General Question

yesitszen's avatar

Re. free weights... a question for those knowledgeable?

Asked by yesitszen (1377points) 3 months ago

I was told to use weights that I can lift about 15 times and three reps. Is there a problem using less weight… perhaps 10 lbs instead of 20… and lifting about 40 times 3 reps?

Why or why not?

Thanks!

Observing members: 0 Composing members: 0

9 Answers

snowberry's avatar

Not a weight lifter, but I read a lot, and my father lifted weights until he died at 89. His weights were light. I think his heaviest weight was 7 pounds. He said he built stamina as well as muscle by lifting the lighter weights longer.

zenvelo's avatar

The benefit comes from lifting enough weight to tear down muscle. That’s how you build strength.

To make an extreme example, lifting a piece of cardboard 200 times would make your arm tired, but wouldn’t build strength.

3×15 reps works the muscle enough to fatigue while having enough resistance makes you stronger. If the weight you are using is too much for you, reduce by ten percent and do the same reps until that becomes routine for you.

ARE_you_kidding_me's avatar

I typically use three sets of eight or ten reps.

yesitszen's avatar

@zenvelo Thanks. I would like comments specifically re. the example I gave… simply because I own and have been using those weights. I do feel a burn after about 30 or 40 times… can I do this instead of a heavier weight times 10?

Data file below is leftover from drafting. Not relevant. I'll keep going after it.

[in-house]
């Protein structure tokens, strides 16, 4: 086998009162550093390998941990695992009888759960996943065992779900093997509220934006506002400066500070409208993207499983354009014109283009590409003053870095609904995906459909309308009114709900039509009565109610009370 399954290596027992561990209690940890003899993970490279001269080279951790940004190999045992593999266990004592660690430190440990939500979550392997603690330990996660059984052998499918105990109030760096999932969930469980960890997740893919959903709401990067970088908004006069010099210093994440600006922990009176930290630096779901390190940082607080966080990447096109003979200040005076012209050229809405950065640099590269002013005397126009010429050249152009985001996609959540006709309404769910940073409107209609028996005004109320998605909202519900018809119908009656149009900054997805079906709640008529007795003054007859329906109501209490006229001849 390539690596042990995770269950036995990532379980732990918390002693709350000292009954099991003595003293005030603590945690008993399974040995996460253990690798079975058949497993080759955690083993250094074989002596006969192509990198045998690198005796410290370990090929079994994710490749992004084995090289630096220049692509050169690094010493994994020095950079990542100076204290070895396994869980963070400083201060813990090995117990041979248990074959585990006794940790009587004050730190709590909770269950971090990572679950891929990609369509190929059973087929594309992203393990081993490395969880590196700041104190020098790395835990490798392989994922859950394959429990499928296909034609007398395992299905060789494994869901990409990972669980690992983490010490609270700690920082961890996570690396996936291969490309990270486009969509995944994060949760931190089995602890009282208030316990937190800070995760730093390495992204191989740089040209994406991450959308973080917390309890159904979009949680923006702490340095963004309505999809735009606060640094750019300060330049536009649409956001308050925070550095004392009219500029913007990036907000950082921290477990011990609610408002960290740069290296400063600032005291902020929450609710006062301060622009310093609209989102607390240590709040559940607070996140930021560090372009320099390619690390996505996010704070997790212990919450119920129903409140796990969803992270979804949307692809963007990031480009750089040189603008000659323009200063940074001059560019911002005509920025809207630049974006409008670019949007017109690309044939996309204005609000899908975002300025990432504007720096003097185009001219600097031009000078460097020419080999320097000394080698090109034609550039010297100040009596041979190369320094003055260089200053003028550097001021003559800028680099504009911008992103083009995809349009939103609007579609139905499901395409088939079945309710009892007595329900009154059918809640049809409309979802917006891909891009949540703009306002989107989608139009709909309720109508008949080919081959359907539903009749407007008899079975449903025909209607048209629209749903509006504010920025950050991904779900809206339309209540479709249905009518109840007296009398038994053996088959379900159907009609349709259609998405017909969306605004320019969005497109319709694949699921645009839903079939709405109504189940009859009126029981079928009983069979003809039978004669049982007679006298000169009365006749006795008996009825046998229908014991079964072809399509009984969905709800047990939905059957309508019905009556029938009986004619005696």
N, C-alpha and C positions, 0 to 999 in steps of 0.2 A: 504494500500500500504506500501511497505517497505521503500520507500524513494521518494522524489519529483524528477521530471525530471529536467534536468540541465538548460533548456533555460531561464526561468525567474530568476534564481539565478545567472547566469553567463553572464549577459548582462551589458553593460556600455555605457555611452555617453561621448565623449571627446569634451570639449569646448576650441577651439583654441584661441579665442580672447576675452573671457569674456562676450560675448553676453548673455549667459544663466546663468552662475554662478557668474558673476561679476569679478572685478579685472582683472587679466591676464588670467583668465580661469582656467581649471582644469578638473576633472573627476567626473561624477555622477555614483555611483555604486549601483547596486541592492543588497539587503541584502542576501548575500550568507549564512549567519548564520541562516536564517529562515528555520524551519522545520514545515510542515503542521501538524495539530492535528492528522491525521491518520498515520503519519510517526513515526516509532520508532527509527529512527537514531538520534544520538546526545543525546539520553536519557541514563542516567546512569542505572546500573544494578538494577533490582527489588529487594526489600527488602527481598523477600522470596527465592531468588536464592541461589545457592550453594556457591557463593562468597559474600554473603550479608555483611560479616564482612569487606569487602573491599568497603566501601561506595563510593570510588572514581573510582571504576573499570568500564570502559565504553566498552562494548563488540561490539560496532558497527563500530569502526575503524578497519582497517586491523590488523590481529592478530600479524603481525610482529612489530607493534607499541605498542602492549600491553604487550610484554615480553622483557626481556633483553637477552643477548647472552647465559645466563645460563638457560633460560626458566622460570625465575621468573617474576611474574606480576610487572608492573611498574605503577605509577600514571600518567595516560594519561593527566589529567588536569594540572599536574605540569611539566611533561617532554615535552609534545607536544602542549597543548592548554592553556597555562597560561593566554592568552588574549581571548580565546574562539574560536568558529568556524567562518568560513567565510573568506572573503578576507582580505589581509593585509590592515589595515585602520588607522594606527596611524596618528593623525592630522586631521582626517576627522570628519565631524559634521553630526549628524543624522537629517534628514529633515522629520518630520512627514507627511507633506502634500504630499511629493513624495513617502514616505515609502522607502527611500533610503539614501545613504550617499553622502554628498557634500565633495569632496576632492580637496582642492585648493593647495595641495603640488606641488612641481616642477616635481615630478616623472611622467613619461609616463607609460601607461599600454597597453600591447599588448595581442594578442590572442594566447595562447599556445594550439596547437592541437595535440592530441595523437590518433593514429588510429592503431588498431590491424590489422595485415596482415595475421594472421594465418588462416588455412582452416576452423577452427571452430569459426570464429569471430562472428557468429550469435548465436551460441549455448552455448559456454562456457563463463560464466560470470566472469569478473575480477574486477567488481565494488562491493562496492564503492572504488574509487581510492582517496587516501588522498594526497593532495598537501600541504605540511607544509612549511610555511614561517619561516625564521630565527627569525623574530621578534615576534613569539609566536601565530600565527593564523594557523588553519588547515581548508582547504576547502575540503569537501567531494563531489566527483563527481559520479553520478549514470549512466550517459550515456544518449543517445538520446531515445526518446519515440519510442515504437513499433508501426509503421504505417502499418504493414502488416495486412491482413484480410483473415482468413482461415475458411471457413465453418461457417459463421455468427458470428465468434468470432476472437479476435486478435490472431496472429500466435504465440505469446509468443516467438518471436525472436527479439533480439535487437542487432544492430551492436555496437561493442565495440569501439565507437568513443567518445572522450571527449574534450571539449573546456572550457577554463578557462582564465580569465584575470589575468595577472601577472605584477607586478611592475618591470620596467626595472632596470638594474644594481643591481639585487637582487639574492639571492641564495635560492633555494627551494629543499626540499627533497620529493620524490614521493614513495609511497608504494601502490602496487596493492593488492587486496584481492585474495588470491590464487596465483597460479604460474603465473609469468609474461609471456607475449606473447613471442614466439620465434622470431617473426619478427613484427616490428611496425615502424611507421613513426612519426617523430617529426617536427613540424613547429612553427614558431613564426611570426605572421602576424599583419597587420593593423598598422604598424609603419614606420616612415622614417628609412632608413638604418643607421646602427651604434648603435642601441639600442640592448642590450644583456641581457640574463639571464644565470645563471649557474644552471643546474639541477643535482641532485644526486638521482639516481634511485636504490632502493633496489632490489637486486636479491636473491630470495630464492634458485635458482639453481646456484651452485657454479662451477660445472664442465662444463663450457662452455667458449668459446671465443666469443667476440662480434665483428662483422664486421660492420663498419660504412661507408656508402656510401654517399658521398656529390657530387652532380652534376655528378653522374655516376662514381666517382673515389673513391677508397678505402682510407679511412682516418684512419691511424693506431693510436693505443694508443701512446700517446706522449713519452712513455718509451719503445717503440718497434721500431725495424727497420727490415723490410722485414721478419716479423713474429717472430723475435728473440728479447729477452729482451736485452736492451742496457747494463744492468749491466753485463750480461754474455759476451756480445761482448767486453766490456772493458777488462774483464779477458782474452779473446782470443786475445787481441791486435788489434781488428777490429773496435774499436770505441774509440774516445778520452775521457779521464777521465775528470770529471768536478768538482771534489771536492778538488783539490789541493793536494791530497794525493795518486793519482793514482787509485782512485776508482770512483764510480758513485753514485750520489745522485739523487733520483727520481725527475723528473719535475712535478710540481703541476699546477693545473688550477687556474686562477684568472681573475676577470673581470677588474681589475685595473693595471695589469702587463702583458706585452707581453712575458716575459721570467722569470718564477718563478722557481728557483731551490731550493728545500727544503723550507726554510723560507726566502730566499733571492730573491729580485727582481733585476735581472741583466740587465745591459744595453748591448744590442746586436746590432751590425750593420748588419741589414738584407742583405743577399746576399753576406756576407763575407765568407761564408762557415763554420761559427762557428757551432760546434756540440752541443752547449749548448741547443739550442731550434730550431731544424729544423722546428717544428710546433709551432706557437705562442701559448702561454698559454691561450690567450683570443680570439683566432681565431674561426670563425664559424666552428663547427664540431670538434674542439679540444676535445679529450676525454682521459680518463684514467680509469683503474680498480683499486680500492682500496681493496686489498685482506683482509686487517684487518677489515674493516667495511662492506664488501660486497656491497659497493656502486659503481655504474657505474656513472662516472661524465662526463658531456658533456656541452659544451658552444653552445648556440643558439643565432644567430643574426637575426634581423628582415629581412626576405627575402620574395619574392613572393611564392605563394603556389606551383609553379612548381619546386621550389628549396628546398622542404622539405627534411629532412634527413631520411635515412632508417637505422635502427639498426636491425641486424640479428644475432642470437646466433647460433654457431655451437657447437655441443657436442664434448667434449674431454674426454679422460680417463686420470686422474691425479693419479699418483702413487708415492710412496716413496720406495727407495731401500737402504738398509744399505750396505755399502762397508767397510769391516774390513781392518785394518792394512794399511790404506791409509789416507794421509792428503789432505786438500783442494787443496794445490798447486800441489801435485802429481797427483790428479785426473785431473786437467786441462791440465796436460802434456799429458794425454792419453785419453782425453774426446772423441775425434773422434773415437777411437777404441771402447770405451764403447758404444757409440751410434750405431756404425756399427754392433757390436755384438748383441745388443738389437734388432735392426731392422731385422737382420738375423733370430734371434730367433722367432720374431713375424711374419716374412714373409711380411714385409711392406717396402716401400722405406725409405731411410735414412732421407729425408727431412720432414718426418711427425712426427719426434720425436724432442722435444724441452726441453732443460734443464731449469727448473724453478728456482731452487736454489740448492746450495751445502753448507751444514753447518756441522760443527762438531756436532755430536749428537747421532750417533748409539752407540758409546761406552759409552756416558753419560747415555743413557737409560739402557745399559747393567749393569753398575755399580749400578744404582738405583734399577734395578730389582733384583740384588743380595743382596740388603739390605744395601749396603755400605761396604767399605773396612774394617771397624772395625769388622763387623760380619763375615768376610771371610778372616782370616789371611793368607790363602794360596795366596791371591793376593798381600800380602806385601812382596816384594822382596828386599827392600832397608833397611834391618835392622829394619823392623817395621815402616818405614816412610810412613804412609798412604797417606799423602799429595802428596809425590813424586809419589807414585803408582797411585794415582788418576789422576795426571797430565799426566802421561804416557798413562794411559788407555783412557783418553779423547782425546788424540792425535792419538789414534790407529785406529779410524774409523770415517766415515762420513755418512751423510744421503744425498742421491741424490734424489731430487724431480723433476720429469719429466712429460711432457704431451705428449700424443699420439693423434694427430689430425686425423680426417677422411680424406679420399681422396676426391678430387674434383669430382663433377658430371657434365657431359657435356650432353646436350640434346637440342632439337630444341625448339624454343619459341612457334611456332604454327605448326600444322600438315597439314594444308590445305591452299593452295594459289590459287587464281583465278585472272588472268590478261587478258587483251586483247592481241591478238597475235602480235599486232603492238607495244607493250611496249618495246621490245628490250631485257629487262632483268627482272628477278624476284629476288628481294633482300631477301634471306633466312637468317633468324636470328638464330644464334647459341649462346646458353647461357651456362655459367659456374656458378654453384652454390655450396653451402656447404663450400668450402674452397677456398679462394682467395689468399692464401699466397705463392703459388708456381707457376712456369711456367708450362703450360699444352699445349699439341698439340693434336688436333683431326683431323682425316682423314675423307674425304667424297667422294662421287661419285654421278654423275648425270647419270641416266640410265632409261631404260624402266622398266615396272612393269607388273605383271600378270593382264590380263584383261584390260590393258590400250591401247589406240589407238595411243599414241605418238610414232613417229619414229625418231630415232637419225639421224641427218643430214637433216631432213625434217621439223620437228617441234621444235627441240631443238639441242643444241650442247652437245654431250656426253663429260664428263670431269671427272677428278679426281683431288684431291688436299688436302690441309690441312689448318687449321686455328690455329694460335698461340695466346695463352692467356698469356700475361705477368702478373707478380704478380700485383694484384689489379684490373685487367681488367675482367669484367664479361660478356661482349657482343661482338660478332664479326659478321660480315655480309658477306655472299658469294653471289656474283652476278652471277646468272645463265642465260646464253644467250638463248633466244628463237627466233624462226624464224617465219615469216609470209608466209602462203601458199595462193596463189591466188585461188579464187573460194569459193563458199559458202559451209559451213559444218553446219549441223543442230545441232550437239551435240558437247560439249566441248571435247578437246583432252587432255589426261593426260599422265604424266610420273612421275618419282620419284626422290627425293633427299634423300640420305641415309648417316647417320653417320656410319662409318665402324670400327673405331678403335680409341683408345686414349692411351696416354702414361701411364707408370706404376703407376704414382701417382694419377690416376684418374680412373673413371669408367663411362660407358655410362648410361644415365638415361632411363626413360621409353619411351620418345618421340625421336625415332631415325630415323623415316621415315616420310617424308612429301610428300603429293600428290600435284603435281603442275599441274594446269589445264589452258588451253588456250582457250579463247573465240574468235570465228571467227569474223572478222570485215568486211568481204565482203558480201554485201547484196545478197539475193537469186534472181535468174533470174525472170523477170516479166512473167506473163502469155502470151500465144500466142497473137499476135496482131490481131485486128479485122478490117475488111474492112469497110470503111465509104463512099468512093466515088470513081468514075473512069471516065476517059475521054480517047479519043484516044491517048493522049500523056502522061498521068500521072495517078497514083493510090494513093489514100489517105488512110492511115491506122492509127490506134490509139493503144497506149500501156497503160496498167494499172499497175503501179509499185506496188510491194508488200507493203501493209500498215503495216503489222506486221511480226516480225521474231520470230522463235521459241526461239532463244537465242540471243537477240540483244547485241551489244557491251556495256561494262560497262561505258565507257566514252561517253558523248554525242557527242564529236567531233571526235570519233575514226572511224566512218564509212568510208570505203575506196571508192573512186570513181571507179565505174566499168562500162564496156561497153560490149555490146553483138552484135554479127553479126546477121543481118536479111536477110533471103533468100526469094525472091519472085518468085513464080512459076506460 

chyna's avatar

Low weights and many reps tones muscle, doesn’t build muscle. I worked out at a gym for many years.

MrGrimm888's avatar

The rule is generally, lighter weights and more reps for toning, and heavier weights with less reps for building mass…

MrGrimm888's avatar

What are your goals @yesitszen ? Are you trying to add bulk, sculpt, rehab?

Love_my_doggie's avatar

I’m a long-term committed gym rat.

There’s never a problem with using lighter weights. What matters is good form – making sure that your stance and posture are right, and that you’re doing the full, correct range of motion. Bad form achieves wasted time, at best, and injuries, at worst. Just find the weight that challenges you but doesn’t compromise your technique. You can always add more weight over time.

I’m addicted to Les Mills Bodypump and go 3X per week. The approach = low resistance + a high number of repetitions; during a 60-minute class, we lift, squat, or lunge 800 – 1,000 times. The results are amazing. I’m in the best shape I’ve ever been, and without any heavy load-bearing.

yesitszen's avatar

Thank you all very much.

@Chyna et al I think I got my answer. Thanks ☺

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